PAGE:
The Snowden Effect, Quantified

The failure of the USA Freedom Act in the Senate earlier this month was a disappointment to many in favor of reforming the National Security Agency. The bill, far from perfect, and certainly incomplete in its scope was thought of by some as a possible first step. To others, it was a way for Congress to pass something that merely looked like reform.

It didn’t advance after a procedural vote axed its life, making the argument about its potential efficacy moot — not even something lightweight could make it through Congress.

So what damn effect has Edward Snowden had on privacy, now far more than a year after the first revelations from the documents? Well as it turns out, we have some new data to measure that.

A global study of more than 20,000 Internet users released this week by the Centre for International Governance Innovation provides us with two data points that we can use:

  • 60% of users have heard about Edward Snowden
  • Of those aware of Edward Snowden, 39% have taken steps to protect their online privacy and security as a result of his revelations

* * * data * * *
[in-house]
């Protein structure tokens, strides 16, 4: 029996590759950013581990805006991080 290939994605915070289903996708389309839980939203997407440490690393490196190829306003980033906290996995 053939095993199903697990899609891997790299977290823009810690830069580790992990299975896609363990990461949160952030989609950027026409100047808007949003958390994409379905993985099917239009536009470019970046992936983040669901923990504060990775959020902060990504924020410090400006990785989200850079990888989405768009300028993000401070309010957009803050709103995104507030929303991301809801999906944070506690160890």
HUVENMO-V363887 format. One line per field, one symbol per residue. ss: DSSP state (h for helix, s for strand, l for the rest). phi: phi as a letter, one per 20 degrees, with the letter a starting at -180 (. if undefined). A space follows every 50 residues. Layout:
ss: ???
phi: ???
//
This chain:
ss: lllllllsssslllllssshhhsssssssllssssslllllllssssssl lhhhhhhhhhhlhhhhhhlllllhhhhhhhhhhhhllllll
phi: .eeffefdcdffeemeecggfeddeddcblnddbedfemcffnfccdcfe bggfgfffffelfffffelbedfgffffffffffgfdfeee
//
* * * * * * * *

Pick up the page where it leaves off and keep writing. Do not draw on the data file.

Some have dismissed those percentages as weak. The Hill covered the study with the following headline “Poll: Many concerned over online privacy, but few acting for security.”

I read the data slightly different. First of all, the 60 percent figure comes from respondents in 24 countries. In Germany, it’s 94 percent, in Brazil, it’s 84 percent, and in the United States 76 percent of respondents had heard of Snowden. I highlight those countries, and they have been among the three most rocked by Snowden’s leaks.

In Germany, it became known that the NSA had tapped the phone of its premier, Brazil was roiled by economic espionage, and in the United States tales of dragnet domestic surveillance found a large audience.

Presuming that the 39 percent figure — the number of those “aware” of Snowden who have “taken steps to protect their online privacy and security as a result of his revelations” — is flat across all countries, a conservative way to view the data, we can actually do a little math and see how many people the leaks have led to better run defense for themselves.

39 percent of Germany’s 94 percent awareness figure implies that more than 36 percent of online Germans are taking greater pains to protect their security. Various statistics put German Internet penetration at at least 70 percent (CIA data implies a greater than 80 percent rate, but, again, let’s be conservative). Germany has around 81 million citizens.

So, in a single country, the Snowden effect is that at least 20 million people are trying to be safer and more private online.

I wouldn’t call that small. In fact, that’s pretty damn impressive.